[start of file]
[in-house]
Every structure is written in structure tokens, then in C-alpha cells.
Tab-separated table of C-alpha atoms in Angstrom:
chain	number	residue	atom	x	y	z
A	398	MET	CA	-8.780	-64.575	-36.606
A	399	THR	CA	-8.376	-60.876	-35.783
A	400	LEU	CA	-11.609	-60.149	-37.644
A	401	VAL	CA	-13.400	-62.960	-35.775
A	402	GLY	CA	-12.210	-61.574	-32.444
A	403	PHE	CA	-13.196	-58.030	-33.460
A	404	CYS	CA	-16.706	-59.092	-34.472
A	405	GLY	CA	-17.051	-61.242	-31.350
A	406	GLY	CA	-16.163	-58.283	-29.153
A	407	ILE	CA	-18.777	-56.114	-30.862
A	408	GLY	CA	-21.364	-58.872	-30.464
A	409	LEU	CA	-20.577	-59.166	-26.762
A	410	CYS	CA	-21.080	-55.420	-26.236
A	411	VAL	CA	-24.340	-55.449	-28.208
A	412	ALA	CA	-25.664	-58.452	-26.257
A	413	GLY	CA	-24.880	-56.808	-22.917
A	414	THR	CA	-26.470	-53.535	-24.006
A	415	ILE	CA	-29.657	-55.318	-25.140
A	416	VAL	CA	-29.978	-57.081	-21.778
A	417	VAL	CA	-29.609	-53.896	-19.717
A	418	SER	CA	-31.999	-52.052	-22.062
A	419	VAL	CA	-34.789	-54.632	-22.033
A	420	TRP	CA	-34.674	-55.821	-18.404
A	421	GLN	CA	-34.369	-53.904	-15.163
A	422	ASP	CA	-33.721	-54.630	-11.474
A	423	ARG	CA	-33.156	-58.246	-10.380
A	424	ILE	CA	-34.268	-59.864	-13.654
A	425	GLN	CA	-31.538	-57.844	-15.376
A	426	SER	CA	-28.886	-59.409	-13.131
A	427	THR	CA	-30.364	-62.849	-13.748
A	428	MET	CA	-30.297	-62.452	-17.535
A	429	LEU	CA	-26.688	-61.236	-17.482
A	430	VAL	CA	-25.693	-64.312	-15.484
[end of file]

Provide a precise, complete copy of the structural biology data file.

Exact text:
[in-house]
Every structure is written in structure tokens, then in C-alpha cells.
Tab-separated table of C-alpha atoms in Angstrom:
chain	number	residue	atom	x	y	z
A	398	MET	CA	-8.780	-64.575	-36.606
A	399	THR	CA	-8.376	-60.876	-35.783
A	400	LEU	CA	-11.609	-60.149	-37.644
A	401	VAL	CA	-13.400	-62.960	-35.775
A	402	GLY	CA	-12.210	-61.574	-32.444
A	403	PHE	CA	-13.196	-58.030	-33.460
A	404	CYS	CA	-16.706	-59.092	-34.472
A	405	GLY	CA	-17.051	-61.242	-31.350
A	406	GLY	CA	-16.163	-58.283	-29.153
A	407	ILE	CA	-18.777	-56.114	-30.862
A	408	GLY	CA	-21.364	-58.872	-30.464
A	409	LEU	CA	-20.577	-59.166	-26.762
A	410	CYS	CA	-21.080	-55.420	-26.236
A	411	VAL	CA	-24.340	-55.449	-28.208
A	412	ALA	CA	-25.664	-58.452	-26.257
A	413	GLY	CA	-24.880	-56.808	-22.917
A	414	THR	CA	-26.470	-53.535	-24.006
A	415	ILE	CA	-29.657	-55.318	-25.140
A	416	VAL	CA	-29.978	-57.081	-21.778
A	417	VAL	CA	-29.609	-53.896	-19.717
A	418	SER	CA	-31.999	-52.052	-22.062
A	419	VAL	CA	-34.789	-54.632	-22.033
A	420	TRP	CA	-34.674	-55.821	-18.404
A	421	GLN	CA	-34.369	-53.904	-15.163
A	422	ASP	CA	-33.721	-54.630	-11.474
A	423	ARG	CA	-33.156	-58.246	-10.380
A	424	ILE	CA	-34.268	-59.864	-13.654
A	425	GLN	CA	-31.538	-57.844	-15.376
A	426	SER	CA	-28.886	-59.409	-13.131
A	427	THR	CA	-30.364	-62.849	-13.748
A	428	MET	CA	-30.297	-62.452	-17.535
A	429	LEU	CA	-26.688	-61.236	-17.482
A	430	VAL	CA	-25.693	-64.312	-15.484